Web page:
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Ofo accrues debt and displeasure in Singapore

Written by Robin Moh Published on   2 mins read

Can Ofo repay its debts?

Ofo is in the headlines for all the wrong reasons again.

As 2018 came to an end, the Chinese bike-sharing startup silently vacated its Singapore office, according to a report by local outlet Today. The company still owes external vendors at least S$700,000, and thousands of dollars worth of transport and mobile phone expenses accumulated over a period of more than half a year by Ofo Singapore’s staff remain unpaid.

One logistics company, SB Express, confirmed to Today that Ofo owes it over half a million Singapore dollars for transporting the company’s yellow bikes across the city-state between May and November. Another logistics firm is threatening to sue the Chinese startup. A third company that helped Ofo Singapore hire 200 bicycle marshals is also demanding payment.

Those bike marshals and dozens of Ofo Singapore’s staff were terminated in November “out of the blue”, according to Channel NewsAsia.

Ofo has already retreated from many countries. In August last year, the company shuttered operations in Germany, Australia, Israel, and India, to name a few. As the bike giant bowed out of these markets, Ofo’s then head of communications told KrASIA in an interview last year that the company’s goal was to focus on its key overseas markets—Singapore, Japan, and South Korea—due to their dense populations and well-integrated public transport networks. It was a bid to be profitable by the end of 2018. Two months later, Ofo left Japan too.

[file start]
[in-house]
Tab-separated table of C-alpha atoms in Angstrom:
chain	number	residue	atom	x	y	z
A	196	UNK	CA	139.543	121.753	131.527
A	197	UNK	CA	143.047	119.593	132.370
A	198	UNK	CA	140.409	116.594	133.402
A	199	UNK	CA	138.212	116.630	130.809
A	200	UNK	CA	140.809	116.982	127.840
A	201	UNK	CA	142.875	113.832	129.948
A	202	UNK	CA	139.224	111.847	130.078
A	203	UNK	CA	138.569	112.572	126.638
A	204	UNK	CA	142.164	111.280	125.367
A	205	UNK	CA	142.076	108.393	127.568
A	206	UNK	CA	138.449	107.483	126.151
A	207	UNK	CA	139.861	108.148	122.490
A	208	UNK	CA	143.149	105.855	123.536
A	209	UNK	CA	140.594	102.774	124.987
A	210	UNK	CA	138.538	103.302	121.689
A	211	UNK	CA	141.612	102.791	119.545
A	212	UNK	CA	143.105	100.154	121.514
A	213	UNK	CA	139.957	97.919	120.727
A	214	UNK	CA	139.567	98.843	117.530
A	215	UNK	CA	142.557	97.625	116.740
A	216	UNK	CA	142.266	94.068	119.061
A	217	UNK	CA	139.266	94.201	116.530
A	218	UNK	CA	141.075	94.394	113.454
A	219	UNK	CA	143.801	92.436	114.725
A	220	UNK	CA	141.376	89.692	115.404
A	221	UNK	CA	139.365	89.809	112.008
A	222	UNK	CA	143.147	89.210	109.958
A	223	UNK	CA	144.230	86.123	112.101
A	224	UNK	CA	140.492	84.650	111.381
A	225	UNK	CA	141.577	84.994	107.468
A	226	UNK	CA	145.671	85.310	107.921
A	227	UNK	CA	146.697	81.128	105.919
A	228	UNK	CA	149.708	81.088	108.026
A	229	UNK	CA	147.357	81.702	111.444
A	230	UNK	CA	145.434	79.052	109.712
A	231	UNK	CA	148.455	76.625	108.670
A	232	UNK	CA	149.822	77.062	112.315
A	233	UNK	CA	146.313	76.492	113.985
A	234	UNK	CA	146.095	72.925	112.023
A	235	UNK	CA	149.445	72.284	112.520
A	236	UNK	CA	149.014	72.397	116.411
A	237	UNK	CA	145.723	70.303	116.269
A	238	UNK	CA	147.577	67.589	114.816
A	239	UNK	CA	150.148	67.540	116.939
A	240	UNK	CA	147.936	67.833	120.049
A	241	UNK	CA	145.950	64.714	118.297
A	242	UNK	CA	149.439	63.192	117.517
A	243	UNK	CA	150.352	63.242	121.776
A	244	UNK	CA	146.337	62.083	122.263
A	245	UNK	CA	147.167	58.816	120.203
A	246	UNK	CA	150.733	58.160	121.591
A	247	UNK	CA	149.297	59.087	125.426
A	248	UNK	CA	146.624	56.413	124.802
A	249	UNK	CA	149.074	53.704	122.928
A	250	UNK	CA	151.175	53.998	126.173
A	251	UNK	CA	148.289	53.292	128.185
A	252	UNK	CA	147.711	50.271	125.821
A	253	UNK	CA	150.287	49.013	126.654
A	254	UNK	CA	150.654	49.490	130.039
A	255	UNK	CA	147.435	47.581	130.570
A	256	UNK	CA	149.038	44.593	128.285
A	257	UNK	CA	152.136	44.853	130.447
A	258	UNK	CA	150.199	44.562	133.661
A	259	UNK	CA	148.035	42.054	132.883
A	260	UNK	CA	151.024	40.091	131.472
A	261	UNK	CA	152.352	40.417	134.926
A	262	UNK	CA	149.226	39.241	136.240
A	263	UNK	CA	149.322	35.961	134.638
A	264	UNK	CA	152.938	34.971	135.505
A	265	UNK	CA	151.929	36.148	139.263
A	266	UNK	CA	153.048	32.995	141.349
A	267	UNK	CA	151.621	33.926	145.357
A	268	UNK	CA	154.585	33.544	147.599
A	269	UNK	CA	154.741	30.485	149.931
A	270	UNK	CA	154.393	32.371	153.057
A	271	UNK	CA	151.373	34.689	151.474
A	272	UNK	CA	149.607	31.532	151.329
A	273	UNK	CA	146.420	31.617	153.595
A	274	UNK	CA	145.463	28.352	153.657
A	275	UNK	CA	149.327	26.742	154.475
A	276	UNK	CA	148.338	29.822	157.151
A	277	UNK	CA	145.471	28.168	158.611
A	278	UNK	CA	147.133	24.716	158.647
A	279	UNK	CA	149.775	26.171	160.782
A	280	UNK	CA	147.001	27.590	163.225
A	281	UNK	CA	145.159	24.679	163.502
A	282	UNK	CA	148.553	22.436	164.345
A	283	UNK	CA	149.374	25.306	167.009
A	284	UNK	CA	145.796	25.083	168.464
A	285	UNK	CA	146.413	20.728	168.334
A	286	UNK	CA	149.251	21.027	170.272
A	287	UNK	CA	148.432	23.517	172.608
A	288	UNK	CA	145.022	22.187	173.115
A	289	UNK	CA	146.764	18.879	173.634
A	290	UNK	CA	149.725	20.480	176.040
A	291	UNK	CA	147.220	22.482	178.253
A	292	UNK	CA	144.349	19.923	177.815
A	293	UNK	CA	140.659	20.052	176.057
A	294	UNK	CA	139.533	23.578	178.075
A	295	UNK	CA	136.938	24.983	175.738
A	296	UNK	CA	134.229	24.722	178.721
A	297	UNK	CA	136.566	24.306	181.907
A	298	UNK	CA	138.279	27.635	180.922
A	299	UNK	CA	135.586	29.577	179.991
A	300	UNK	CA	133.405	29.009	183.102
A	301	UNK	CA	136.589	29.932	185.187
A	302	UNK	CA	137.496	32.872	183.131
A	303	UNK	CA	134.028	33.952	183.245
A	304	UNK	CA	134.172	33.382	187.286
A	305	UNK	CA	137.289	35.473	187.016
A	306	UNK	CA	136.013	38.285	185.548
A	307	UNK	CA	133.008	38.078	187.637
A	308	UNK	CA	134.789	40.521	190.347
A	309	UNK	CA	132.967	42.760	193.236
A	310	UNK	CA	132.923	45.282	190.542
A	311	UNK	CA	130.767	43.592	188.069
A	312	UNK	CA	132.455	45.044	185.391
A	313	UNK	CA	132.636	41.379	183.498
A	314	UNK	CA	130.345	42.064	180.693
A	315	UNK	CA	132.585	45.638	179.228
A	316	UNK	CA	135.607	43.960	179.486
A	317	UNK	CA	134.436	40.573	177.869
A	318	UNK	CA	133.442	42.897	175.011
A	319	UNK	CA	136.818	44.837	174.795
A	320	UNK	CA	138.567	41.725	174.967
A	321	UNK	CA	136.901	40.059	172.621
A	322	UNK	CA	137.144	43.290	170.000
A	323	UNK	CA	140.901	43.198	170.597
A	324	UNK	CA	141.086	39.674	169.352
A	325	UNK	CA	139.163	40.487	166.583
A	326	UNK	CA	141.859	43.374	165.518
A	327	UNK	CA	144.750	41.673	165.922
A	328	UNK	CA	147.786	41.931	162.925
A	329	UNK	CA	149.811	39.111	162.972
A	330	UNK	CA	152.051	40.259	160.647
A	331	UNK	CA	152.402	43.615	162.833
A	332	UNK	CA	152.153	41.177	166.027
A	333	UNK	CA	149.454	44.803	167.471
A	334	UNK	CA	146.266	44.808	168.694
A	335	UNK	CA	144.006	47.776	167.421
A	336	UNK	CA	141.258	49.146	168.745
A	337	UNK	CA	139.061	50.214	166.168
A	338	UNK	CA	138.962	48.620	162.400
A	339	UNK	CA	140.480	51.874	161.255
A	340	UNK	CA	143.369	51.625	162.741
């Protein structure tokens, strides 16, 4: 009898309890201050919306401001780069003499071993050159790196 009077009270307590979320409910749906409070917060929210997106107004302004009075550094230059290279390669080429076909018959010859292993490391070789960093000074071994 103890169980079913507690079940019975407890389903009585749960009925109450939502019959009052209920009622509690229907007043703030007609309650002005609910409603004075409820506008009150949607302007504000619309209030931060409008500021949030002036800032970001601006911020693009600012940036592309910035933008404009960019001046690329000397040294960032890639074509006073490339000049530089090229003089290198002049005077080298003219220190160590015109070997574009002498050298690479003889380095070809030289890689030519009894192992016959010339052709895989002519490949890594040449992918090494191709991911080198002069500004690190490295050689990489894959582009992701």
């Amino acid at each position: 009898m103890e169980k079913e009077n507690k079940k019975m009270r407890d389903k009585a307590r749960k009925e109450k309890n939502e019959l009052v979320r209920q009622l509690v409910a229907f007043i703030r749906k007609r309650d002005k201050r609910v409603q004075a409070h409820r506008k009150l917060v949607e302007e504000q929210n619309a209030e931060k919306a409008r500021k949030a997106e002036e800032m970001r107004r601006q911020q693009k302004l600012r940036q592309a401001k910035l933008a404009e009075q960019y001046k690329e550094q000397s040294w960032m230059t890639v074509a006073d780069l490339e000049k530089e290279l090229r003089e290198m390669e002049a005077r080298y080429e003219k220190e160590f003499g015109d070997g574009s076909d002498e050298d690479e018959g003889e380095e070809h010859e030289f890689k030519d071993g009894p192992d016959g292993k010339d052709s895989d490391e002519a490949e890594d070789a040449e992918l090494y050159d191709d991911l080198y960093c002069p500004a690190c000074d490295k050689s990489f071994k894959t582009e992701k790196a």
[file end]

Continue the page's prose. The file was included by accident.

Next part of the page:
With news of Ofo’s financial woes spreading in China, Chinese Ofo users have been seeking refunds. The same is happening in Singapore.

On top of a cash crunch, Ofo Singapore has been facing a cascade of complaints from local users. The Consumers Association of Singapore, a nongovernmental consumer watchdog organization, has said that the company must ensure that it has enough bicycles for users in the city-state.

At home, the company’s founder and CEO Dai Wei has been blacklisted by the Chinese government for not meeting his debt obligations. He is restricted from purchasing high-end goods and certain types of tickets for railway and airline travel.

Editor: Brady Ng


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